Venice is served by two airports:
, which is about 6 km or 4 miles from the city center.
(used by Ryanair and at least one other budget airline), which is 25 km or 16 miles from Venice.
From Marco Polo (VCE), you have several transportation options:
Alilaguna Blue and Orange Line airport boats make it easy to reach almost any neighborhood in the city. They're especially convenient if you're staying near the Piazza San Marco.
taxis are quick and convenient, but they're expensive (at least €110
from the airport to most hotels), and some hotels don't have water landings
Water taxis can be difficult to board when the water level is high or low, and you'll need to haul your own luggage on and off the boat. See the Warning about Water Taxis in our Venice Travel Blog.
Finally, if you're arriving in Treviso Airport buses to Mestre and Venice's Piazzale Roma.on Ryanair or Wizz Air, see our article about
Your best bets are the Tronchetto parking island (next to the historic center) or--less expensively--a parking lot on the mainland.
Our Parking in Venice article has details and Web links.
Venice has two railroad stations:
Venezia Santa Lucia, the main station at the edge of the historic center. From the station (called "Ferrovia" on local signs and transit maps), you can walk or take a water bus to hotels and sights.
Venezia Mestre, on the mainland. This is both a commuter station for locals and a "through station" for express trains between major Italian cities. Mestre to Venice trains offer frequent, inexpensive service from Mestre to Venice's historic center.
Scheduled local and regional buses arrive and depart at designated stops in Venice's Piazzale Roma.
Otherwise, the answer is "no" unless you're hiring a water taxi from the airport, the railroad station, or the Piazzale Roma. (A water taxi from any of those locations will be very expensive, and you'll want to heed the warning that we mentioned earlier.)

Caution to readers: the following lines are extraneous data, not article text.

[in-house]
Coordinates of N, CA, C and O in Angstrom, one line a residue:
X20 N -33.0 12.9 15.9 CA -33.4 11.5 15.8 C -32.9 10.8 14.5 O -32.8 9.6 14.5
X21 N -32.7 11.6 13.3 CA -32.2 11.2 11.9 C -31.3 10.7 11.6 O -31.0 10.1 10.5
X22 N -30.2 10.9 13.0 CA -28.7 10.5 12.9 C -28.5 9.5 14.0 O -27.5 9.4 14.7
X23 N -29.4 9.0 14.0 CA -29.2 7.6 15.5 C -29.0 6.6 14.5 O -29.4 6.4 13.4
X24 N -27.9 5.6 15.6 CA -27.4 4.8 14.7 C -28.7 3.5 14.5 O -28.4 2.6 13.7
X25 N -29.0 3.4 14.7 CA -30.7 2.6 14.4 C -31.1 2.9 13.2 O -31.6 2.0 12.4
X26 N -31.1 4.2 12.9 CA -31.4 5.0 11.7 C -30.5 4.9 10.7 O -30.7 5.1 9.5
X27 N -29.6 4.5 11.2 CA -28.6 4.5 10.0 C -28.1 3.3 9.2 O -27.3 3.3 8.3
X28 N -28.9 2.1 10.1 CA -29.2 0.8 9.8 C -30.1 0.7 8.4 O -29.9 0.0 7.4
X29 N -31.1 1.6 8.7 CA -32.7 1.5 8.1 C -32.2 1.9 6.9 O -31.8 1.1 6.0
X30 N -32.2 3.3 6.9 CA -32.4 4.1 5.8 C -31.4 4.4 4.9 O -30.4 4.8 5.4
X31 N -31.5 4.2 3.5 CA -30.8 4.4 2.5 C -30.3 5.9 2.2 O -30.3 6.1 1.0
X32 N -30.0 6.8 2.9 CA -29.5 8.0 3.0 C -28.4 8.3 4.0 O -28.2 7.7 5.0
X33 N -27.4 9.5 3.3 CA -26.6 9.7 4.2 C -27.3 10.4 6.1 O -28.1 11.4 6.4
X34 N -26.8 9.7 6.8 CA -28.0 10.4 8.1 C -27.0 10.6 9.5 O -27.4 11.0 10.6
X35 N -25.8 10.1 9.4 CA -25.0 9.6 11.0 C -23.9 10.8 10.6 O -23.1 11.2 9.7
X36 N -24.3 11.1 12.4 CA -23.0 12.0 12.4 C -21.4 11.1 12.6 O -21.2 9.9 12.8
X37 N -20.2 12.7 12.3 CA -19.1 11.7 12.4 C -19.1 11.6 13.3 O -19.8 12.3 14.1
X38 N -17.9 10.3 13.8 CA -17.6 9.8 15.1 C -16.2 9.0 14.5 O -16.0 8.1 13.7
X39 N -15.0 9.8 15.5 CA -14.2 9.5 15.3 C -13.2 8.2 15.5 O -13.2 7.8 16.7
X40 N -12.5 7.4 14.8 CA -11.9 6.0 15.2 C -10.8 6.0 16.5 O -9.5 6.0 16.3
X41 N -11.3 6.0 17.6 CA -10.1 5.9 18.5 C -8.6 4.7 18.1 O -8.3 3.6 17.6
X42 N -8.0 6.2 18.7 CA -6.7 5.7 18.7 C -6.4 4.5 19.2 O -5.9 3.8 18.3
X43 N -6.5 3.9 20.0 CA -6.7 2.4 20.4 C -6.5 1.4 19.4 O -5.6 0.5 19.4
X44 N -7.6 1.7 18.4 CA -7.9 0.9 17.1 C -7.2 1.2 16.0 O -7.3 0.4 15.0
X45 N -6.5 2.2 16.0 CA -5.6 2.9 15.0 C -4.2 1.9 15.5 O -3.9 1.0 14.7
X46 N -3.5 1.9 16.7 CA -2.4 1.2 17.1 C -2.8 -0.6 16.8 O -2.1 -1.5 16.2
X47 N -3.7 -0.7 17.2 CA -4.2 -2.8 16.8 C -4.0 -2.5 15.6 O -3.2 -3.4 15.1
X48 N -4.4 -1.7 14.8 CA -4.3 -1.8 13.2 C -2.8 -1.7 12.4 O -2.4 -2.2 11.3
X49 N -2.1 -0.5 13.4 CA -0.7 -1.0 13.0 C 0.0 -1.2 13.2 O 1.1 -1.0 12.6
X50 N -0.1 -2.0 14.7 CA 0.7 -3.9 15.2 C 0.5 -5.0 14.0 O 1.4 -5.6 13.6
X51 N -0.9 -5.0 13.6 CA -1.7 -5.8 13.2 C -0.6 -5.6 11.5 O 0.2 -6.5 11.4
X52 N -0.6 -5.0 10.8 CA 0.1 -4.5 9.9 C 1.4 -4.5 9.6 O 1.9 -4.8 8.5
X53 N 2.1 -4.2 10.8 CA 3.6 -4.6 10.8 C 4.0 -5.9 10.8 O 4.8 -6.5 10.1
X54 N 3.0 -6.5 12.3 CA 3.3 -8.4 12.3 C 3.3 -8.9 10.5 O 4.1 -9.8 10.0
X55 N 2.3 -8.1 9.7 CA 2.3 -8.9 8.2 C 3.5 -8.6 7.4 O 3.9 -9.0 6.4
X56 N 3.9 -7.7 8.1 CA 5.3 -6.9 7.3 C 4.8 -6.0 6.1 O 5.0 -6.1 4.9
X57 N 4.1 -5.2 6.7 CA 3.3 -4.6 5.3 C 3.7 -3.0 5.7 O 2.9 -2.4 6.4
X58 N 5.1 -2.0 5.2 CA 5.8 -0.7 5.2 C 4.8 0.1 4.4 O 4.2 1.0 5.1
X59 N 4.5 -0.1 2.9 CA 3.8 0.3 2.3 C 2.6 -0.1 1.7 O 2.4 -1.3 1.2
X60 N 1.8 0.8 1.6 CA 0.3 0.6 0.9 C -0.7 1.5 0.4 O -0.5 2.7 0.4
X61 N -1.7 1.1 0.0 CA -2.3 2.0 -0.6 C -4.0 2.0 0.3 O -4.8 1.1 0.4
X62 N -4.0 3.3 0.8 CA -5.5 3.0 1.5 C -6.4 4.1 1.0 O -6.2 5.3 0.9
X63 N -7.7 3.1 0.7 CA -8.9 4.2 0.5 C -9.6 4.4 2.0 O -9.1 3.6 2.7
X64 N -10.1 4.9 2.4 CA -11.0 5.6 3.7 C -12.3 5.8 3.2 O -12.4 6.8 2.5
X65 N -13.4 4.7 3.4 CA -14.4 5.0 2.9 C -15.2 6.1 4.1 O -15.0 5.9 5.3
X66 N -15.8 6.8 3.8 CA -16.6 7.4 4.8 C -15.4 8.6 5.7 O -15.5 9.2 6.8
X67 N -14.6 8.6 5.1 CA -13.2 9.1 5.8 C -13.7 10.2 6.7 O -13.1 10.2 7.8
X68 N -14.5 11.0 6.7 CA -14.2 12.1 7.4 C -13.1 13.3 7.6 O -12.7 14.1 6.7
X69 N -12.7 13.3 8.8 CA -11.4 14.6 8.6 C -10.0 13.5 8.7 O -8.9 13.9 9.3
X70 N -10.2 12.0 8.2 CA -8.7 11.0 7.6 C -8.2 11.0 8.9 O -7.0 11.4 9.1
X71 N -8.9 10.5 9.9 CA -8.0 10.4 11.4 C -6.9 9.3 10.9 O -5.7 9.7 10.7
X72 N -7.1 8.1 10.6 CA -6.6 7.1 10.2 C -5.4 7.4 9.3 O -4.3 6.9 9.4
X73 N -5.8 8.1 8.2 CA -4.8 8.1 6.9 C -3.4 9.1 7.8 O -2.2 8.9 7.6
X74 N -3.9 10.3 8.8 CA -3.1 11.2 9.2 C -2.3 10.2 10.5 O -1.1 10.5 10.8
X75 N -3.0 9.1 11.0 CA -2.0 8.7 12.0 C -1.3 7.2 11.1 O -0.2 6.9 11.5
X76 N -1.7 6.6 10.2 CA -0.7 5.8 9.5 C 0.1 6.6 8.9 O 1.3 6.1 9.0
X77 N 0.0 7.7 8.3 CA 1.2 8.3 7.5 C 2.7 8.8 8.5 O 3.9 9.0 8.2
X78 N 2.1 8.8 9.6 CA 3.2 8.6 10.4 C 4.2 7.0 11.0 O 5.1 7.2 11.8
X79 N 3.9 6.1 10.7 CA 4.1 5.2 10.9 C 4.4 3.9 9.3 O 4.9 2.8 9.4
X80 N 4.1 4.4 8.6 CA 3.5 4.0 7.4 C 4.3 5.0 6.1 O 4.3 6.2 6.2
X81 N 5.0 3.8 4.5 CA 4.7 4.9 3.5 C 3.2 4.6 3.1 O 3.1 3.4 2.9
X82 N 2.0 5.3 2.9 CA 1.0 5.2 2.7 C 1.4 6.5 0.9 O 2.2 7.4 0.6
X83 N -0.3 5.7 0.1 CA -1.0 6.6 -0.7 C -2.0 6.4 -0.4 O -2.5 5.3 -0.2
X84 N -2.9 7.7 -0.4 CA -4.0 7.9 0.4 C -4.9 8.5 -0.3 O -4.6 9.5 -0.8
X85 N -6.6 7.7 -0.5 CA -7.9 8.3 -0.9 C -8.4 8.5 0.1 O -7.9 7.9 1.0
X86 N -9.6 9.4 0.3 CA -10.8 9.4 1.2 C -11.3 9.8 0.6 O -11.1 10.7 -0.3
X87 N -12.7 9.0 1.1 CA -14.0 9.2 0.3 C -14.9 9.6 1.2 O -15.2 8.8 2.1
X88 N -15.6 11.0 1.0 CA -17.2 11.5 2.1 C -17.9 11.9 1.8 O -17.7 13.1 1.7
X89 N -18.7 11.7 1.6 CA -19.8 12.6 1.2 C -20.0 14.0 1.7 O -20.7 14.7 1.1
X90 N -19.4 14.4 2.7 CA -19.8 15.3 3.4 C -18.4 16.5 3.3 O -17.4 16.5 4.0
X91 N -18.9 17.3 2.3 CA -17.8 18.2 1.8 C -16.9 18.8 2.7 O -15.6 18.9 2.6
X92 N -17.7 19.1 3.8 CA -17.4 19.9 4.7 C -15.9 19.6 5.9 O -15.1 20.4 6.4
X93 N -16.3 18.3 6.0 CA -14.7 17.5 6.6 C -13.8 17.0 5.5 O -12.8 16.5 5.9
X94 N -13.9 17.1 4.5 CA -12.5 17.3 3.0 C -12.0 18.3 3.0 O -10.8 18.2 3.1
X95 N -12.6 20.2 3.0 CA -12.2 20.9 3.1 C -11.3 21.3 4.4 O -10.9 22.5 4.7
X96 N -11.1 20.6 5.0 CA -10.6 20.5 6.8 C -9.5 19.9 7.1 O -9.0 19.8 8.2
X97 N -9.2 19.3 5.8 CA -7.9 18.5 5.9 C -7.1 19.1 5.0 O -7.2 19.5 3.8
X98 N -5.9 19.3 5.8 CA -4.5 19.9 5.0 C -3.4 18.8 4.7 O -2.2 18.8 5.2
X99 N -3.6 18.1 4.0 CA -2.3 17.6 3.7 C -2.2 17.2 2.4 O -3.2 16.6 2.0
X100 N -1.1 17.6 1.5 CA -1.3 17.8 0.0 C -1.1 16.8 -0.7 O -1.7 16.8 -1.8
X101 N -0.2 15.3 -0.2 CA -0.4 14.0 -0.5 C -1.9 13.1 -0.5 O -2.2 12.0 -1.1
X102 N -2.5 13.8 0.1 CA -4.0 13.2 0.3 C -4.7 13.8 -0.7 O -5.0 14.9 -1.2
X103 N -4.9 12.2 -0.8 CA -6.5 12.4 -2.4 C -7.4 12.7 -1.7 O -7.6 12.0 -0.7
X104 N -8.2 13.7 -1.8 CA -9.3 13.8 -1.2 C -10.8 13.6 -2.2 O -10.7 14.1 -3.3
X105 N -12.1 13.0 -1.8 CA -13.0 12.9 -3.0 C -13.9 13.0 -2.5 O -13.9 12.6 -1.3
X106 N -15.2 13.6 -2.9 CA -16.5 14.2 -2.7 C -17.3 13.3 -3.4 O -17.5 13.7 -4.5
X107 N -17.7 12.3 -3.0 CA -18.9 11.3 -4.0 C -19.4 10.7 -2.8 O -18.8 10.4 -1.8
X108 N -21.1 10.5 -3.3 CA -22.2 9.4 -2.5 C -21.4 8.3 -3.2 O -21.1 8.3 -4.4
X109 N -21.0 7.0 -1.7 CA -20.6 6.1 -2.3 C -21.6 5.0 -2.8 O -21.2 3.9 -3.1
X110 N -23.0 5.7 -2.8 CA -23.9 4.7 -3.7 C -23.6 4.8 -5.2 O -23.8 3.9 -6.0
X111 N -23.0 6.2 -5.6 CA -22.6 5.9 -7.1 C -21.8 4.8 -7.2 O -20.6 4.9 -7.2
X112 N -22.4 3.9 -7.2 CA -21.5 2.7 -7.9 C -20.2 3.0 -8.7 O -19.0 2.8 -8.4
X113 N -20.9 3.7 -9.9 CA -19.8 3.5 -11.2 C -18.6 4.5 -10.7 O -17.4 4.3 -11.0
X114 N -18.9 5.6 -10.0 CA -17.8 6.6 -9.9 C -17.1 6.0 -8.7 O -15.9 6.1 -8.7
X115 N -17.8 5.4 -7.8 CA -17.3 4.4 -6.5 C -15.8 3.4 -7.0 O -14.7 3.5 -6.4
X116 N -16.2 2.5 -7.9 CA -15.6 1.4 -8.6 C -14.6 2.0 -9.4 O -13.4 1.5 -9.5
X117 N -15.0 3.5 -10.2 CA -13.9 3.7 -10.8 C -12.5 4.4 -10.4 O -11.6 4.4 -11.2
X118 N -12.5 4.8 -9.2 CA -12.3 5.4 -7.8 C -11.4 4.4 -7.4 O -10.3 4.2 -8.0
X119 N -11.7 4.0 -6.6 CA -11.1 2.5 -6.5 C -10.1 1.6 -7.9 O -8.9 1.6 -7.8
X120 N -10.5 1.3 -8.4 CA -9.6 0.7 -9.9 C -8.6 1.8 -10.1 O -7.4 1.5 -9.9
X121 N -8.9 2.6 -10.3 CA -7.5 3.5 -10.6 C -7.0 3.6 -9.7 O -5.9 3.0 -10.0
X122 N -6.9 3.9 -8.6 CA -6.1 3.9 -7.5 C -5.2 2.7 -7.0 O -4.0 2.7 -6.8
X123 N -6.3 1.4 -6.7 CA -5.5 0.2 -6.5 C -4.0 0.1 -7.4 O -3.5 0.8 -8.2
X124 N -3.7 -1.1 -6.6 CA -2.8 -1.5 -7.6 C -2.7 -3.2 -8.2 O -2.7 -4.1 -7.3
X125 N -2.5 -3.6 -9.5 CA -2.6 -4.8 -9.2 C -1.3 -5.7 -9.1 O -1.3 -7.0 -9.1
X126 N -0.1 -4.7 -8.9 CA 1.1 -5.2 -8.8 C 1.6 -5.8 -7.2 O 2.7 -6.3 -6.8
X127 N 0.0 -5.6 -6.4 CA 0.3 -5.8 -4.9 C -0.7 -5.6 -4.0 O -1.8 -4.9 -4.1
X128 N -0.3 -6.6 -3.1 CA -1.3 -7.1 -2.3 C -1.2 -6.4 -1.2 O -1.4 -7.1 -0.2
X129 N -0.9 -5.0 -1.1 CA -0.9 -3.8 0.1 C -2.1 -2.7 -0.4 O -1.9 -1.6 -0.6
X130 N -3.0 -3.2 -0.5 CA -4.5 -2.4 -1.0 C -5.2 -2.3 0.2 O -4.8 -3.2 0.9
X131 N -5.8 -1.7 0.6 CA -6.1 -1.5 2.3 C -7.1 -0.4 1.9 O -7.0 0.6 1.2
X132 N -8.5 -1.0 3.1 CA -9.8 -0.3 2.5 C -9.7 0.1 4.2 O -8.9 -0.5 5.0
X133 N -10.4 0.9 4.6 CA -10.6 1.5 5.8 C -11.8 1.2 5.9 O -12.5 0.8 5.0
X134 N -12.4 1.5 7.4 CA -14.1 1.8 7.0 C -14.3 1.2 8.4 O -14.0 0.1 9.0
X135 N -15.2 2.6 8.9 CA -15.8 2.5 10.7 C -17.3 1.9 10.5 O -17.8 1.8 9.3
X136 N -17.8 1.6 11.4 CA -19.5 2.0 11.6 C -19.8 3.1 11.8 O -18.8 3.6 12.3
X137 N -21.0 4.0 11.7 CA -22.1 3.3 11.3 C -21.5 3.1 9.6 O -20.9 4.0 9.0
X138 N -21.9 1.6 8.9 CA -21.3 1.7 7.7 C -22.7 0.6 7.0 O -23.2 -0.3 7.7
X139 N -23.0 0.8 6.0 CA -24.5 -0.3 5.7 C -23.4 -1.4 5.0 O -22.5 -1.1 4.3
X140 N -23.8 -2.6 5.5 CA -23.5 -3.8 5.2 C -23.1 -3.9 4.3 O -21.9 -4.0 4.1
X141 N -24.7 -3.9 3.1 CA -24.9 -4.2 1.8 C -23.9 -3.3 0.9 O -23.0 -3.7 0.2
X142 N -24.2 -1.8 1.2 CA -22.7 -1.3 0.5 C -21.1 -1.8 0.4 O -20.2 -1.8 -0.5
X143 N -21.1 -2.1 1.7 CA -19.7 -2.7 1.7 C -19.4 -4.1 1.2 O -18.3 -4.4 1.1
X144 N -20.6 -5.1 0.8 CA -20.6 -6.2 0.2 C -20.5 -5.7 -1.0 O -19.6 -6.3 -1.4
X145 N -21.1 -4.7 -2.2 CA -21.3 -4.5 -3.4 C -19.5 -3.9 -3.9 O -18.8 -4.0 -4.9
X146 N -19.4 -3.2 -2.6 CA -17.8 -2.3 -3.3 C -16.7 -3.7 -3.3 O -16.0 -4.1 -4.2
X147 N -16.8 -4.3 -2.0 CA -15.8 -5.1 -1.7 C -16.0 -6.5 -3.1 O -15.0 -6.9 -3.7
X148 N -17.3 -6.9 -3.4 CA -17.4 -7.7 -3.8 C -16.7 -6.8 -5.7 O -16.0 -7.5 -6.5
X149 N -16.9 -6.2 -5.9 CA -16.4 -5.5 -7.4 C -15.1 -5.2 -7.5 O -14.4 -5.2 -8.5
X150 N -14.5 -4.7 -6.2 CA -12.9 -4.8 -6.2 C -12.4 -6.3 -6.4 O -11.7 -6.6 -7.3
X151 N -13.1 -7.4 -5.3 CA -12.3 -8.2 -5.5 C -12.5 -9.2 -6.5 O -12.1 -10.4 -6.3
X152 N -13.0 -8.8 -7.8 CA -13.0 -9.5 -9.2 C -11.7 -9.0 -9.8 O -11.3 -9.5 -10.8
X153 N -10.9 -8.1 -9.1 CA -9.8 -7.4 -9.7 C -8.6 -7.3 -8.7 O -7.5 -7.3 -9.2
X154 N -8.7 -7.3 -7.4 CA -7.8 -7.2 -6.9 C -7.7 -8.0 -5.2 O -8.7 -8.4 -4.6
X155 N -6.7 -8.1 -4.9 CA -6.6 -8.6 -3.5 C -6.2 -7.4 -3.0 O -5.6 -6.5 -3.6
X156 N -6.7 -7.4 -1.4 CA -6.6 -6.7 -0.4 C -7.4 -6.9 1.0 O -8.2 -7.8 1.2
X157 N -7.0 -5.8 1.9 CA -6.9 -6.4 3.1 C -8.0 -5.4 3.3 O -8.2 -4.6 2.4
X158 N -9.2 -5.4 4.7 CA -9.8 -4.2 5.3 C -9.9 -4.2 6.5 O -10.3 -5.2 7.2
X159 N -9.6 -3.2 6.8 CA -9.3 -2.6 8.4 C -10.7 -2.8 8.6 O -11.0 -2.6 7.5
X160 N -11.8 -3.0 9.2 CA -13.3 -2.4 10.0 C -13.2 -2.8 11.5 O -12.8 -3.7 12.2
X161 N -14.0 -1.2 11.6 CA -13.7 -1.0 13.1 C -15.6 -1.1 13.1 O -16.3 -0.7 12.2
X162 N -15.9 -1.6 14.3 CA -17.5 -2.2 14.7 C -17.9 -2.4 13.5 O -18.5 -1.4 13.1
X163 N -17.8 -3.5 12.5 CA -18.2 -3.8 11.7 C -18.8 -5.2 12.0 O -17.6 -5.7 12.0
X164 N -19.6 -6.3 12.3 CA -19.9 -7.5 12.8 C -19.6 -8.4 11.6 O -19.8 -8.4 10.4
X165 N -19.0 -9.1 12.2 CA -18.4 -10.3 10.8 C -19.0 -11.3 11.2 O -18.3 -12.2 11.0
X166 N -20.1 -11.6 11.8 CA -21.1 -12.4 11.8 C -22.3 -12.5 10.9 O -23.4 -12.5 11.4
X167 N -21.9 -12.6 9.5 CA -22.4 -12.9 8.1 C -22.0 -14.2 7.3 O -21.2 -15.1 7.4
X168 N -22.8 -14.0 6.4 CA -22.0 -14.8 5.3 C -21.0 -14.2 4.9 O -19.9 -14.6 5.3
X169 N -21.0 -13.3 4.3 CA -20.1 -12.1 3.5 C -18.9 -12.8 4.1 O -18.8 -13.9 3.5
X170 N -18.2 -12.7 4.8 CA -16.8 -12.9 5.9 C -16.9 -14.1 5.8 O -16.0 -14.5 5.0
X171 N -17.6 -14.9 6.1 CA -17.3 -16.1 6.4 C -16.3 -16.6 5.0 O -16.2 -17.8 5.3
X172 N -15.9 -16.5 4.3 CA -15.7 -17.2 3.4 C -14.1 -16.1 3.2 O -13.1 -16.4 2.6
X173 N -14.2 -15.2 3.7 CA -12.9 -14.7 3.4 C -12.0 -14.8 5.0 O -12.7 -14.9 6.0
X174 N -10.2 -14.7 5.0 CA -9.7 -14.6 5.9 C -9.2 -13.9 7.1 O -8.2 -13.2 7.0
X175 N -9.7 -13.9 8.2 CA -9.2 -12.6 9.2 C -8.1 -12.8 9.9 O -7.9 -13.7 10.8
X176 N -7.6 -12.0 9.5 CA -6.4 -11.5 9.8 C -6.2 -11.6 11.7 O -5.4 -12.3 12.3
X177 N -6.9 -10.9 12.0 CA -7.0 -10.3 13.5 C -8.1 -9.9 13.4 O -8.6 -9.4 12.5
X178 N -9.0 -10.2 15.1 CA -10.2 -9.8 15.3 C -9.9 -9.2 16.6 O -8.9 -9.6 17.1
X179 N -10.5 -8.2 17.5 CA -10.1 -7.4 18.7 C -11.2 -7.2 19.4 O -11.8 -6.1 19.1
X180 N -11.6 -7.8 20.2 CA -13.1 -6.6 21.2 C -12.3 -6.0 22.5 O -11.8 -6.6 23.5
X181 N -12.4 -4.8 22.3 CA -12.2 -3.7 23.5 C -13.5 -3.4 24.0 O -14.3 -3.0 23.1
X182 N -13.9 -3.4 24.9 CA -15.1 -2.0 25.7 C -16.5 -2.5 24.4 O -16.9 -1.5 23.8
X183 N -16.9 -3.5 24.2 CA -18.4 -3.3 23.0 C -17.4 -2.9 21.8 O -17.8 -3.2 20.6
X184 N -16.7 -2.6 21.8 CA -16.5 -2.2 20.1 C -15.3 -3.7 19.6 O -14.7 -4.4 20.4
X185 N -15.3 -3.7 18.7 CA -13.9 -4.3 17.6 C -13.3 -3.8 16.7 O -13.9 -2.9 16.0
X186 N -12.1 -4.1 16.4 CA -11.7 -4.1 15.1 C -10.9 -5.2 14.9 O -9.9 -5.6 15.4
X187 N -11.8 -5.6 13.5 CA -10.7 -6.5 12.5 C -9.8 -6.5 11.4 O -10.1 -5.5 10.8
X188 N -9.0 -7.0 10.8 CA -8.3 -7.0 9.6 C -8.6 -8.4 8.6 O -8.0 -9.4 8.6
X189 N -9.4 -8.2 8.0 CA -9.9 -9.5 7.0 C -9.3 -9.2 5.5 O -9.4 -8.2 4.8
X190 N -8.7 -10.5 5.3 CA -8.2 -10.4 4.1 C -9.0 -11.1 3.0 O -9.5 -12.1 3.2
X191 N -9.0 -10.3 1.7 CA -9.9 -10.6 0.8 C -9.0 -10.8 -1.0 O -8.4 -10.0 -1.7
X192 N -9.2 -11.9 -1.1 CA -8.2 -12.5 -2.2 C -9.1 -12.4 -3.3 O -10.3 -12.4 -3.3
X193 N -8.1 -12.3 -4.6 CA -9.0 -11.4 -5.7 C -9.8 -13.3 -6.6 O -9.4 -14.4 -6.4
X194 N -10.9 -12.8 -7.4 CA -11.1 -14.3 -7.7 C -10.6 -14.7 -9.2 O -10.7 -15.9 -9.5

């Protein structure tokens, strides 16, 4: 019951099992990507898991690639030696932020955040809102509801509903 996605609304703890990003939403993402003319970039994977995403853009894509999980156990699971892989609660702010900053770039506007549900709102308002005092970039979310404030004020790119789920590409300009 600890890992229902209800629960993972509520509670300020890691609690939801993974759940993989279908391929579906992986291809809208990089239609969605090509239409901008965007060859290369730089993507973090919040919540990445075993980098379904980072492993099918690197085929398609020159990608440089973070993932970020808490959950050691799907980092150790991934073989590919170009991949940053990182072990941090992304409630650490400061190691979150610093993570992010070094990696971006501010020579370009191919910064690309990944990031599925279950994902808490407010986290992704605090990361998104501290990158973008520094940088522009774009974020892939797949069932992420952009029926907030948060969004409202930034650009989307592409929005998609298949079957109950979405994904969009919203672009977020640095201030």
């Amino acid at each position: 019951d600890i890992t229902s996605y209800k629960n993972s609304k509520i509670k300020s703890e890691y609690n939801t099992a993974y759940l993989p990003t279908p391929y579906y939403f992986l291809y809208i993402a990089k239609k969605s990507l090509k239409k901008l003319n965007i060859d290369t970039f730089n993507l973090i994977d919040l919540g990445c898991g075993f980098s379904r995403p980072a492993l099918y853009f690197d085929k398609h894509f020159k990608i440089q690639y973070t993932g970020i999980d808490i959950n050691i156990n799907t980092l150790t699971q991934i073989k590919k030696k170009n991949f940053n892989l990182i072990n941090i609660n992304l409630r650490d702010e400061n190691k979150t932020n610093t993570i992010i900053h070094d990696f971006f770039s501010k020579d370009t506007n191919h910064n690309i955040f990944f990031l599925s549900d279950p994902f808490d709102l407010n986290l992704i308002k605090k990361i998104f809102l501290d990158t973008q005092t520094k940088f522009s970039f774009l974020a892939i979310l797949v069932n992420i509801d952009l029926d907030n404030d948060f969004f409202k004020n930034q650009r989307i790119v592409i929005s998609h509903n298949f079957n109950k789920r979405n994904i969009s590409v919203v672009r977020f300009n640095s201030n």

Luggage can be a nuisance anywhere, but in Venice, it's often a serious burden.
Hauling bulky suitcases over bridges or down narrow, crowded streets isn't fun, and on the vaporetto, you may be charged for an extra ticket if you travel with more than one suitcase (maximum combined height, width, and depth of 150 cm or 59 inches).
In theory, you can hire porters at the railroad station and the Piazzale Roma, but fees are stunningly high and porters often aren't available.
Our advice: Consolidate everything into one bag before you arrive, and leave any additional bags at the airport, the train station, or the Piazzale Roma if you're staying for only two or three days. See: Baggage Storage (Left Luggage)
On foot. Venice's city center is car-free, the pavement is mostly level and smooth (except for 400+ footbridges), and the centro storico is barely more than twice the size of New York's Central Park or London's Hampstead Heath.
For more information, see: Walking in Venice
For transportation and sightseeing on the Canal Grande, see: Vaporetto Line 1 (Grand Canal)
Yes, but single boat fares for non-residents are outrageous.
If you plan to use water buses extensively, consider buying a 12-hour to 7-day ACTV Tourist Travel Card or (if you're staying a while) the Venezia Unica discount card for long-term visitors and residents.
For advice on using water and land buses, buying tickets, etc., see our transportation index.
Most are. The most convenient boats for wheelchair users are flat-decked, single-level vaporetti (used on the popular No. 1 and No. 2 lines), but motoscafi (which have passenger cabins inside the hull) have mostly been rebuilt to accommodate wheelchairs at deck level.
For more information, see: Types of Water Buses
If you're in a wheelchair, you'll qualify for a special fare (which is about one-fifth of the usual ticket price), and you can bring one companion free of charge.
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